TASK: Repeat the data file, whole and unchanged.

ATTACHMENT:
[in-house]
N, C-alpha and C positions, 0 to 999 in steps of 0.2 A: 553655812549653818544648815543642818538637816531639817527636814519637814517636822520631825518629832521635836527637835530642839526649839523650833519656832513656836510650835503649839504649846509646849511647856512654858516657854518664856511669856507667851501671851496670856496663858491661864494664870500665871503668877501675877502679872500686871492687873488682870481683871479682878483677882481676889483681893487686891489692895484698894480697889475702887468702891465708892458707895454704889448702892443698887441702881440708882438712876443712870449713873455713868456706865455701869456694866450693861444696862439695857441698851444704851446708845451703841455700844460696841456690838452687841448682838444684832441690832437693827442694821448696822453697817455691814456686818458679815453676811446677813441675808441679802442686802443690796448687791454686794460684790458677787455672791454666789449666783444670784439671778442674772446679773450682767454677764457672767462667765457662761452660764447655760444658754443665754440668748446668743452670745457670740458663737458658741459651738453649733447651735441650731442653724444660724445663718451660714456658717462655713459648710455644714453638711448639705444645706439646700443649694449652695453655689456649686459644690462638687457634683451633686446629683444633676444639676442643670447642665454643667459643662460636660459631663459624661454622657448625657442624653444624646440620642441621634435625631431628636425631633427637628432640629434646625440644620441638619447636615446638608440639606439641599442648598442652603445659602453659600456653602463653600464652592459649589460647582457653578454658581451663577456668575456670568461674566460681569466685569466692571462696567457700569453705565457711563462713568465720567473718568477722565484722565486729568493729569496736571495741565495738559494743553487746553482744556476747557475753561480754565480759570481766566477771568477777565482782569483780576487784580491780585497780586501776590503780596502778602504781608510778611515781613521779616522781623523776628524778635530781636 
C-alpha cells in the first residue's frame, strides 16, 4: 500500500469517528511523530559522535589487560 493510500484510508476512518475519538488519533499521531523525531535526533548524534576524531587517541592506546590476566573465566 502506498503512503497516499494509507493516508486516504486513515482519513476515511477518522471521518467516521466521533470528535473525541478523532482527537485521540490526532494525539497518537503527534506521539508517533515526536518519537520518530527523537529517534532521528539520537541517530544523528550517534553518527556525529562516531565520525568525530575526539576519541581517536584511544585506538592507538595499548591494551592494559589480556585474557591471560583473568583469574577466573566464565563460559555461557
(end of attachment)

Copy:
[in-house]
N, C-alpha and C positions, 0 to 999 in steps of 0.2 A: 553655812549653818544648815543642818538637816531639817527636814519637814517636822520631825518629832521635836527637835530642839526649839523650833519656832513656836510650835503649839504649846509646849511647856512654858516657854518664856511669856507667851501671851496670856496663858491661864494664870500665871503668877501675877502679872500686871492687873488682870481683871479682878483677882481676889483681893487686891489692895484698894480697889475702887468702891465708892458707895454704889448702892443698887441702881440708882438712876443712870449713873455713868456706865455701869456694866450693861444696862439695857441698851444704851446708845451703841455700844460696841456690838452687841448682838444684832441690832437693827442694821448696822453697817455691814456686818458679815453676811446677813441675808441679802442686802443690796448687791454686794460684790458677787455672791454666789449666783444670784439671778442674772446679773450682767454677764457672767462667765457662761452660764447655760444658754443665754440668748446668743452670745457670740458663737458658741459651738453649733447651735441650731442653724444660724445663718451660714456658717462655713459648710455644714453638711448639705444645706439646700443649694449652695453655689456649686459644690462638687457634683451633686446629683444633676444639676442643670447642665454643667459643662460636660459631663459624661454622657448625657442624653444624646440620642441621634435625631431628636425631633427637628432640629434646625440644620441638619447636615446638608440639606439641599442648598442652603445659602453659600456653602463653600464652592459649589460647582457653578454658581451663577456668575456670568461674566460681569466685569466692571462696567457700569453705565457711563462713568465720567473718568477722565484722565486729568493729569496736571495741565495738559494743553487746553482744556476747557475753561480754565480759570481766566477771568477777565482782569483780576487784580491780585497780586501776590503780596502778602504781608510778611515781613521779616522781623523776628524778635530781636 
C-alpha cells in the first residue's frame, strides 16, 4: 500500500469517528511523530559522535589487560 493510500484510508476512518475519538488519533499521531523525531535526533548524534576524531587517541592506546590476566573465566 502506498503512503497516499494509507493516508486516504486513515482519513476515511477518522471521518467516521466521533470528535473525541478523532482527537485521540490526532494525539497518537503527534506521539508517533515526536518519537520518530527523537529517534532521528539520537541517530544523528550517534553518527556525529562516531565520525568525530575526539576519541581517536584511544585506538592507538595499548591494551592494559589480556585474557591471560583473568583469574577466573566464565563460559555461557